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Thursday, September 9, 2010

Russel Wright

Russel Wright (1904-1976) is considered by some to be the Martha Stewart of the mid-century era.  His affordable designs could be found in almost every middle-class home. Always ahead of other designers, he was the first to design a portable radio, a radio/record player console, sectional upholstered furniture, stove-to-table cookware and dishes and spun aluminum accessories. His wife Mary (1904-1952) helped with marketing, coming up with the term "blonde" for light maple furniture, suggesting to her husband that he sign his pieces, and co-authoring Guide to Easier Living with him in 1950.

Wright was the first to use rattan, hemp rope or wood in informal serving pieces, and his blonde wood furniture became a model for modern design.  He also pioneered the use of aluminum blinds, stainless steel flatware and Melamine in informal tableware.

His Steubenville American Modern china, followed by his Iroquois Casual china, have remained so popular that Oneida manufactured a Russel Wright reissue a few years ago.

I never tire of talking about Russel Wright.  I collect Iroquois Casual china in ripe apricot and avocado yellow, and I can get really passionate discussing it. (I know, I know...I really need to get out more.) I'd love to hear from you about your favorite Wright designs, about things you already have and about things on your wish list.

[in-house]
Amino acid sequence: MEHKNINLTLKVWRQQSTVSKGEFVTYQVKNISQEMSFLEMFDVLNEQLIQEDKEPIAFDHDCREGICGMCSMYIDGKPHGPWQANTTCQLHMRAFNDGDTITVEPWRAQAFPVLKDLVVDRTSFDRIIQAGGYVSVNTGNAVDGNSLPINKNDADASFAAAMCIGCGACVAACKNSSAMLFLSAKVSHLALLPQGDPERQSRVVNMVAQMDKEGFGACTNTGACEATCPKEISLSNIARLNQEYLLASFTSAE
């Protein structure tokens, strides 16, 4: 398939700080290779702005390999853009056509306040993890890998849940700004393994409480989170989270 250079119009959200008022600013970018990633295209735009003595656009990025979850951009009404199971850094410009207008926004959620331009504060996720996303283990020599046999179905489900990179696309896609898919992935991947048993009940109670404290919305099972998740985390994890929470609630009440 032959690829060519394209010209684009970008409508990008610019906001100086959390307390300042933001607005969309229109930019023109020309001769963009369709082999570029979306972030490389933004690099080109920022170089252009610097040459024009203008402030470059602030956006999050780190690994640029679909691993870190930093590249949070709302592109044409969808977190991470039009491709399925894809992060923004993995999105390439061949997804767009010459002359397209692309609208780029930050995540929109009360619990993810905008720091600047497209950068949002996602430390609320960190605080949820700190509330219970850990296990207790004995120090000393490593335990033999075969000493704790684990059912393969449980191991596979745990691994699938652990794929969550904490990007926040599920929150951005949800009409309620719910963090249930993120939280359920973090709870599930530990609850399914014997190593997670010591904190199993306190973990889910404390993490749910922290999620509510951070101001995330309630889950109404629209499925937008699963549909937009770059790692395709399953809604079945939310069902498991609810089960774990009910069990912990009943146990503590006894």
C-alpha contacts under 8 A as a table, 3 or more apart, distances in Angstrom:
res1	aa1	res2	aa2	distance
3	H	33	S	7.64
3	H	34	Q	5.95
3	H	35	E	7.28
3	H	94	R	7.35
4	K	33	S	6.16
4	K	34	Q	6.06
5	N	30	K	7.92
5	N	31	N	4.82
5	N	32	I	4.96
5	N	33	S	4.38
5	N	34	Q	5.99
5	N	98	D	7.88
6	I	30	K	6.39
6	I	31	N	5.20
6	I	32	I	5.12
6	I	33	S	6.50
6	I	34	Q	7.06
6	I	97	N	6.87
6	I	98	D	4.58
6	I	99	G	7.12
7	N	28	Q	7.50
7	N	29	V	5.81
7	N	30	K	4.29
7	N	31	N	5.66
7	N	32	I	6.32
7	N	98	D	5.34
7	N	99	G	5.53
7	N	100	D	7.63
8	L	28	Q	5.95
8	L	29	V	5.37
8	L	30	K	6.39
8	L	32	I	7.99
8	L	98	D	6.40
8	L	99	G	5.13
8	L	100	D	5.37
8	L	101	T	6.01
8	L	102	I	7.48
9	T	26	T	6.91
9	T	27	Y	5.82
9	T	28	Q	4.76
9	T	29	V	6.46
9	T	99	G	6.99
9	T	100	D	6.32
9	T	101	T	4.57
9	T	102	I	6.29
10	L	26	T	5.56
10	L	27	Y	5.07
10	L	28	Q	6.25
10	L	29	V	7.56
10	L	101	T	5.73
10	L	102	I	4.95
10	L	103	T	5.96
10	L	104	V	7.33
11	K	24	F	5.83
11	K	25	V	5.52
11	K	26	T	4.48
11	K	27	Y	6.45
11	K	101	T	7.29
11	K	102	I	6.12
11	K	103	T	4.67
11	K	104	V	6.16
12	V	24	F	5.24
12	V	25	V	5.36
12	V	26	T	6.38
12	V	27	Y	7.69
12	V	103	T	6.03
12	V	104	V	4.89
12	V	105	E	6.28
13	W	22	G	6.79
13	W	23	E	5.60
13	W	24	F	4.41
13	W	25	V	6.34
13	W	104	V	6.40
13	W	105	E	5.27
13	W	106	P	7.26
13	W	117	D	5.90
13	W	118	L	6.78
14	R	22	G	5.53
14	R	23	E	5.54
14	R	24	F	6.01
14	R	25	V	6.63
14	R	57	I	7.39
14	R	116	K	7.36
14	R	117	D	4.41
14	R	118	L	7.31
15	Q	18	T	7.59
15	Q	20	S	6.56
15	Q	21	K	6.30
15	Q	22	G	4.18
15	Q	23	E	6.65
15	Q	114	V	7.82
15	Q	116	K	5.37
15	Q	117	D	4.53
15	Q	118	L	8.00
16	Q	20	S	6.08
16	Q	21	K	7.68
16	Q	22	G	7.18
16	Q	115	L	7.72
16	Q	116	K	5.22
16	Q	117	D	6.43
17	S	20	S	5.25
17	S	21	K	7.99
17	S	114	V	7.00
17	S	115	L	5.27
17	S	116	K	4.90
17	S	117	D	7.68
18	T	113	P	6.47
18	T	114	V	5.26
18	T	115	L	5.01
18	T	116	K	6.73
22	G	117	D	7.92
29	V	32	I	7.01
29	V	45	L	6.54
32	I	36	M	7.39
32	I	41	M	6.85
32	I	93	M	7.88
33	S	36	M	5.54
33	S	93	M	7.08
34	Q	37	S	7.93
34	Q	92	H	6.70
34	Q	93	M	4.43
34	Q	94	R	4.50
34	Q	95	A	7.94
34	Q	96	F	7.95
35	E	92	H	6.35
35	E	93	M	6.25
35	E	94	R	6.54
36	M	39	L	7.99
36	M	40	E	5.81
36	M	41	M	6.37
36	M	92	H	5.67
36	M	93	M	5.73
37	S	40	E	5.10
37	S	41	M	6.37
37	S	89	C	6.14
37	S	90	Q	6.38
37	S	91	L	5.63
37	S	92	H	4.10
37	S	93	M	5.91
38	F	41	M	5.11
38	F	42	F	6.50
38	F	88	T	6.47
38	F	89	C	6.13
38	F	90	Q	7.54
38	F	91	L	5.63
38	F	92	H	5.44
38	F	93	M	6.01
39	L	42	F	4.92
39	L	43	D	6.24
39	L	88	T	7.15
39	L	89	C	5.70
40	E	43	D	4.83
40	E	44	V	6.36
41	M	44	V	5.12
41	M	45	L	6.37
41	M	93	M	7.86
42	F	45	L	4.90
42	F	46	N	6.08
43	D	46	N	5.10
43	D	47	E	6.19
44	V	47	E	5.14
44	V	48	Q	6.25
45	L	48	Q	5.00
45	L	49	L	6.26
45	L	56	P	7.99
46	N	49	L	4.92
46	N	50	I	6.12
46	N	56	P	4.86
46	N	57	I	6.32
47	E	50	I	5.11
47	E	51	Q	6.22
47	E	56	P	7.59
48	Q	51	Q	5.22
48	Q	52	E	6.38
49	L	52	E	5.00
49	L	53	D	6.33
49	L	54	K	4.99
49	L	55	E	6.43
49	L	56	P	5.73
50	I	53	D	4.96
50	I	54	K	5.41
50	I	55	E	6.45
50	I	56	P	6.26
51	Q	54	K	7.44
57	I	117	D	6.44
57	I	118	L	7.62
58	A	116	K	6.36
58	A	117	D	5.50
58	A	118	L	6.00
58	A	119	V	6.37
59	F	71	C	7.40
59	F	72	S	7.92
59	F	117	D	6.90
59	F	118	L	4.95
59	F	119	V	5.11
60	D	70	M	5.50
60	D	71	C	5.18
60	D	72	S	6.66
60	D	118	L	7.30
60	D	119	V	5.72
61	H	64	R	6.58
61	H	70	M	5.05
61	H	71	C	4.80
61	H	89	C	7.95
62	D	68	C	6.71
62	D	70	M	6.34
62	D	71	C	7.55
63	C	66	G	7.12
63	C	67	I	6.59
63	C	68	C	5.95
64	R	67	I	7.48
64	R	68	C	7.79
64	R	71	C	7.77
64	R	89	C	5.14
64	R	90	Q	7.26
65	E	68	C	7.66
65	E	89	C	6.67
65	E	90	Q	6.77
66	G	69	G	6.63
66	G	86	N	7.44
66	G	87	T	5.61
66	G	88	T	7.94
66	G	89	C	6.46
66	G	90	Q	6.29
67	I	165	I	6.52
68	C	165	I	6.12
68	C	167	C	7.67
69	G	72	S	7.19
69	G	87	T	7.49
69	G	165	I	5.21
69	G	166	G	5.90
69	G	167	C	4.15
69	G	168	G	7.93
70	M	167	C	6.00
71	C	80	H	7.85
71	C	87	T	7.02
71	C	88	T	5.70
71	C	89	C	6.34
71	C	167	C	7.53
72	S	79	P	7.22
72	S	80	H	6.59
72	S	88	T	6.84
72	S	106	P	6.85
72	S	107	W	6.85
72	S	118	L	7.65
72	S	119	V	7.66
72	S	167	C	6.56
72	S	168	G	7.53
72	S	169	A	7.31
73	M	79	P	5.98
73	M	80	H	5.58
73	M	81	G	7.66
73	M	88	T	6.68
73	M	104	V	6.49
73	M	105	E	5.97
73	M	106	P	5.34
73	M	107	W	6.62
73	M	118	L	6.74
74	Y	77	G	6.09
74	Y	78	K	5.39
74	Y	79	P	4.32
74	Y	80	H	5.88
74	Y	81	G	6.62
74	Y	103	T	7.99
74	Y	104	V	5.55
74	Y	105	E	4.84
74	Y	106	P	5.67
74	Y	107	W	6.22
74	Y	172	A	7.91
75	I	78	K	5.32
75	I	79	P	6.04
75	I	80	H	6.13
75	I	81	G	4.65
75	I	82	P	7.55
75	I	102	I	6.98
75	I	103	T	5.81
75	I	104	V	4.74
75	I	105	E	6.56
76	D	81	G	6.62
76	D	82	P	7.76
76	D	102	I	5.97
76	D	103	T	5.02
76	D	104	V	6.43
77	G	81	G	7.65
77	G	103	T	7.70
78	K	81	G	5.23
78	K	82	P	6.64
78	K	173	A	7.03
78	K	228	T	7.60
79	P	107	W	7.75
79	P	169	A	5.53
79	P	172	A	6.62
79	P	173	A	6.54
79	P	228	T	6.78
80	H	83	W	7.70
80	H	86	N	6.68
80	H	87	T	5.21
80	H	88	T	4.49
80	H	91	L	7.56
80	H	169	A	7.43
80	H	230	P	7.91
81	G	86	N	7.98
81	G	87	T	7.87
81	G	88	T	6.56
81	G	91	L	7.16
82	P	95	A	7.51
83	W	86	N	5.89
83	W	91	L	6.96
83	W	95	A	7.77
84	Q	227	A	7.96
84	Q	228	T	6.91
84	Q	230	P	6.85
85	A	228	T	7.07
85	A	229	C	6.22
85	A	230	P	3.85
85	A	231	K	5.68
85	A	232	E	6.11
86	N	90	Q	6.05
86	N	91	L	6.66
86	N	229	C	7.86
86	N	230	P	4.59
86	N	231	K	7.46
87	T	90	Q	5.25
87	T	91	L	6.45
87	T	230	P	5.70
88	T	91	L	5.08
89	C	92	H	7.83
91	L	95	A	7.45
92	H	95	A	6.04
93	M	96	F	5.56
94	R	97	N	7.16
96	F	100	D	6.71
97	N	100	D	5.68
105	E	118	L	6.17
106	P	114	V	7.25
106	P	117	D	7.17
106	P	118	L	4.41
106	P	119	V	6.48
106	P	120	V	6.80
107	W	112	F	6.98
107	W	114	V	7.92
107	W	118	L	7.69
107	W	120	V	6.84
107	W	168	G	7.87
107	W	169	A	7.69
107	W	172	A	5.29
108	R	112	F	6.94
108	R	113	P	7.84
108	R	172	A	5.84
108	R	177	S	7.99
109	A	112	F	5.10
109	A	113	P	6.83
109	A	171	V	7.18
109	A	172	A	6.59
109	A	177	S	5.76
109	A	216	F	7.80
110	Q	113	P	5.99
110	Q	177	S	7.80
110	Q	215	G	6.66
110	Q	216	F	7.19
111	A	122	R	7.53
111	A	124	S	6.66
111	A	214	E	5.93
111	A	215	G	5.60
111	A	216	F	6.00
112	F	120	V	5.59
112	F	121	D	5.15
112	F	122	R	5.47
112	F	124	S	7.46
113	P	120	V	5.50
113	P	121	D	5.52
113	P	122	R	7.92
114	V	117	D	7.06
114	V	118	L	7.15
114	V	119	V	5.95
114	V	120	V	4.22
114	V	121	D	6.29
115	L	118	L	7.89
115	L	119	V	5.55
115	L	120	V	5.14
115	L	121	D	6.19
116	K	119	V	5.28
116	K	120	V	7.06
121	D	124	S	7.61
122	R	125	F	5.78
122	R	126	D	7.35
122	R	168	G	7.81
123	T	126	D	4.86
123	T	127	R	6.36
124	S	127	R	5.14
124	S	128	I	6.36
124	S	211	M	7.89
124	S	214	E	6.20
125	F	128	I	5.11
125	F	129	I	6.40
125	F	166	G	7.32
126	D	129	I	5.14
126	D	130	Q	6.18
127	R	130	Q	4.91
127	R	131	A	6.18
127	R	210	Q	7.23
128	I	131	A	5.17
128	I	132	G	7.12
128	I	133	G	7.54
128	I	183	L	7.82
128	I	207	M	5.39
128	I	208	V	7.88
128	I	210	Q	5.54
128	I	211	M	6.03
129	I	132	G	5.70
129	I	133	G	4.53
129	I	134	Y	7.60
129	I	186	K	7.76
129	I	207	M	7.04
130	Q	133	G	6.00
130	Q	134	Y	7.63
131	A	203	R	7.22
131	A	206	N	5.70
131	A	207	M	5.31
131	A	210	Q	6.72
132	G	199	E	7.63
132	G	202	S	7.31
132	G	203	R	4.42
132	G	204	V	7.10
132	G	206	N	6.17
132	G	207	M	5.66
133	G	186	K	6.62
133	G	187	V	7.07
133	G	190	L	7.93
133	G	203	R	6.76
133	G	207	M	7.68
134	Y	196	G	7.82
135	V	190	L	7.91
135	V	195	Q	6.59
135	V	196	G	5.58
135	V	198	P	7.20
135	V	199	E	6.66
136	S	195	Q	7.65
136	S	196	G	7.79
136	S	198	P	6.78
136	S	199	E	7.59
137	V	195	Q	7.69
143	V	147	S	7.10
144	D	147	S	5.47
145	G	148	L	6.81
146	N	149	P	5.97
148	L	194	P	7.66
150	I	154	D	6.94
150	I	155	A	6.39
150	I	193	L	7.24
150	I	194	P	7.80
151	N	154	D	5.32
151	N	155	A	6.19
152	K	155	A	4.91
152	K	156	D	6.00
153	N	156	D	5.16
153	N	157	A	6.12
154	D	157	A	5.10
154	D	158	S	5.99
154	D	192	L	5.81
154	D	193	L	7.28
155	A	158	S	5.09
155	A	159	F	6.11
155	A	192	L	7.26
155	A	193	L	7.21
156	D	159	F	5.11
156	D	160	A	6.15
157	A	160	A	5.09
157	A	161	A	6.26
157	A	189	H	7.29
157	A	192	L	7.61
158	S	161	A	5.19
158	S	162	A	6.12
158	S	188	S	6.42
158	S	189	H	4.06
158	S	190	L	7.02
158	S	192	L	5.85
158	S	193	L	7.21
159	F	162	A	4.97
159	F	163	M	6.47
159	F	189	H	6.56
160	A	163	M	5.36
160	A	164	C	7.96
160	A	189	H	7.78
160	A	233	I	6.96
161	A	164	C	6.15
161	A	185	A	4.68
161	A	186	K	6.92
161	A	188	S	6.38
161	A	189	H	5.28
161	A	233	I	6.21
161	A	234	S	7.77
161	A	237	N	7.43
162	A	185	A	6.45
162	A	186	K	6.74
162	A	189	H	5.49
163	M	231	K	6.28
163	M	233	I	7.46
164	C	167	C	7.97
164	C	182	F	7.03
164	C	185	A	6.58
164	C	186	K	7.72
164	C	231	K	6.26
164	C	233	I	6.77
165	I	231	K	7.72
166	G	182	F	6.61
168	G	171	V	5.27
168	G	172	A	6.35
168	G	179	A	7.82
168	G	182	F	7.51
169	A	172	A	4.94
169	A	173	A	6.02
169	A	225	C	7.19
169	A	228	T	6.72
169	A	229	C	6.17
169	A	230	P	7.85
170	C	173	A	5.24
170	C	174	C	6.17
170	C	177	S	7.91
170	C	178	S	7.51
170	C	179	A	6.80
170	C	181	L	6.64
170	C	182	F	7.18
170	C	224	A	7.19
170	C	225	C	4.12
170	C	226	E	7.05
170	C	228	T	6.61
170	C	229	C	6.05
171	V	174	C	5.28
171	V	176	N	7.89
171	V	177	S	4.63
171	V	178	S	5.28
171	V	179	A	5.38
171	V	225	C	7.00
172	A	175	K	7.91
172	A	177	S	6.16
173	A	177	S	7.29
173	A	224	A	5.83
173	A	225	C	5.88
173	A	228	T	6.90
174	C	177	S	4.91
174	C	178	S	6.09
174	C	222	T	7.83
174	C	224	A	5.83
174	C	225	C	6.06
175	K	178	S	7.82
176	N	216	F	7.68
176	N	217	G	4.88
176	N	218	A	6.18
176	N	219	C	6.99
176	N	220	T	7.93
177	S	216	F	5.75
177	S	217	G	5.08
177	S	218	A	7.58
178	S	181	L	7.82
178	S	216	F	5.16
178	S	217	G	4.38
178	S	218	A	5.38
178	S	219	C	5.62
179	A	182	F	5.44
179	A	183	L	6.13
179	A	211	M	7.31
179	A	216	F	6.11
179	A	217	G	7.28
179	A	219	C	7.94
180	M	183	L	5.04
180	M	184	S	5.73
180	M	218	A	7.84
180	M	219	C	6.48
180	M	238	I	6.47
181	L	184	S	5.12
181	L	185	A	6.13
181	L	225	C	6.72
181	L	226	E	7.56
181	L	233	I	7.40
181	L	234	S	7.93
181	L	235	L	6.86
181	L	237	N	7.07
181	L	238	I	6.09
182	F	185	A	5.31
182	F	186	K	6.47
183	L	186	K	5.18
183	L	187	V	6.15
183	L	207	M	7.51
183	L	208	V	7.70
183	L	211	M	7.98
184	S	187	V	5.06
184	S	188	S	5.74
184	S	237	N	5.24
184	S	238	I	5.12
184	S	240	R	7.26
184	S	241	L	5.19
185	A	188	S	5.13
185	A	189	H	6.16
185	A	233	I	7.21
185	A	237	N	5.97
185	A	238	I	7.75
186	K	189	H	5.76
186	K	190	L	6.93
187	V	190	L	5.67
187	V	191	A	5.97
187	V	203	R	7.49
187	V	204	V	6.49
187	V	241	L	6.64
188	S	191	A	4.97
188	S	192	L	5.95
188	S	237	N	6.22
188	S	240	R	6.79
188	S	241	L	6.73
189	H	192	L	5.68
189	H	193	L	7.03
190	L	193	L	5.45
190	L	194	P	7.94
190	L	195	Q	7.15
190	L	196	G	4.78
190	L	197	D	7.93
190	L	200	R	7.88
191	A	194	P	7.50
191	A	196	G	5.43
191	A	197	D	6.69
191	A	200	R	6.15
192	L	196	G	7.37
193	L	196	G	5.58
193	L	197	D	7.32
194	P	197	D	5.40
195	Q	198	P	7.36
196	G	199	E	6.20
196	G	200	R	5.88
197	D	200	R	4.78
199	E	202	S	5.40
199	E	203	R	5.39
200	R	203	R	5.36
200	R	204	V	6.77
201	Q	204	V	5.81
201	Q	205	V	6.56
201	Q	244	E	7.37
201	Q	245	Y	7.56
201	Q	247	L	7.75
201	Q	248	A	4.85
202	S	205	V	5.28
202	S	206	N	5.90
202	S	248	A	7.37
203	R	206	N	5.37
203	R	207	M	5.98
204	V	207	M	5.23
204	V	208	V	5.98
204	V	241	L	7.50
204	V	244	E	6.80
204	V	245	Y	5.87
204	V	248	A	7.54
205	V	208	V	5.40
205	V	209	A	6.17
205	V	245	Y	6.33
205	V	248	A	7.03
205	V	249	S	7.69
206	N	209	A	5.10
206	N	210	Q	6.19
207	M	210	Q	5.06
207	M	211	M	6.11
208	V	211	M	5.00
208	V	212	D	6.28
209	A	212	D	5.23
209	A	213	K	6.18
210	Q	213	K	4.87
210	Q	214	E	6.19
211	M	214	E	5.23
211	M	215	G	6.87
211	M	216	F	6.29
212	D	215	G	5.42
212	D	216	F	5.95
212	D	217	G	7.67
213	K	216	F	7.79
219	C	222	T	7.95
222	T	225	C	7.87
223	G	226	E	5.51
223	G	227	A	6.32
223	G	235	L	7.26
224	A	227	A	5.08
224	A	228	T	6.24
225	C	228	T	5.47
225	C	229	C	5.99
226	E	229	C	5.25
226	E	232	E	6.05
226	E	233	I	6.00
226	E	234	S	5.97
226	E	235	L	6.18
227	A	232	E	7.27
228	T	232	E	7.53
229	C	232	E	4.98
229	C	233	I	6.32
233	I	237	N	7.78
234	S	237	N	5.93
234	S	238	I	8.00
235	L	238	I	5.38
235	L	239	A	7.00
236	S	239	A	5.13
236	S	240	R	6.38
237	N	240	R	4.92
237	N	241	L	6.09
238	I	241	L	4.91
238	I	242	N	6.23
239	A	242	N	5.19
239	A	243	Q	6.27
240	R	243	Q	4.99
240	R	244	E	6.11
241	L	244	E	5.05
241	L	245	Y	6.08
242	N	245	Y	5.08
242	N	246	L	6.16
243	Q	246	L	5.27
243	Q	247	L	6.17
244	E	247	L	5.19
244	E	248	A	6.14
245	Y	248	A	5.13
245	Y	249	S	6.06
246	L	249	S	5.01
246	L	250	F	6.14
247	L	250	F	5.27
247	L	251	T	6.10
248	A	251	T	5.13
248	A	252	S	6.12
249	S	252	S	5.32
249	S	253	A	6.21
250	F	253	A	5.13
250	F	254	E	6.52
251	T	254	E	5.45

From The Man Who Was Martha Stewart Back Before She Was by Grace Glueck and Collector's Encyclopedia of Russel Wright by Ann Kerr

Rattan tea cart with spun aluminum canisters

Conant Ball lounge chair

Conant Ball sectional sofa

American Modern china

Iroquois Casual china

Spun aluminum floor lamp

An eBay find...not marked.

I got this spun aluminum lamp on eBay for next to nothing.  I did my homework and found out that some of the early Russel Wright lamps were not marked.  Do you know anything about this lamp? Could it be an early Wright?


  1. I have a Russel Wright China divided serving bowl by Iroquois Avocado in color , I have loved this dish ever since we dug it up in our back yard 15 yrs. ago. Can anyone tell me the age of this dish? It is in beautiful condition.

    1. Iroquois Casual went into production in 1946, and according to Ann Kerr's book, avocado yellow was one of the early colors. Apparently it was not produced throughout the full run of the line, so I'm guessing that it was a late 40s/early 50s color.

  2. Why is Russel Wright's Highlight flatware so hard to find? Do you think people are collecting and not selling or is there just not much out there?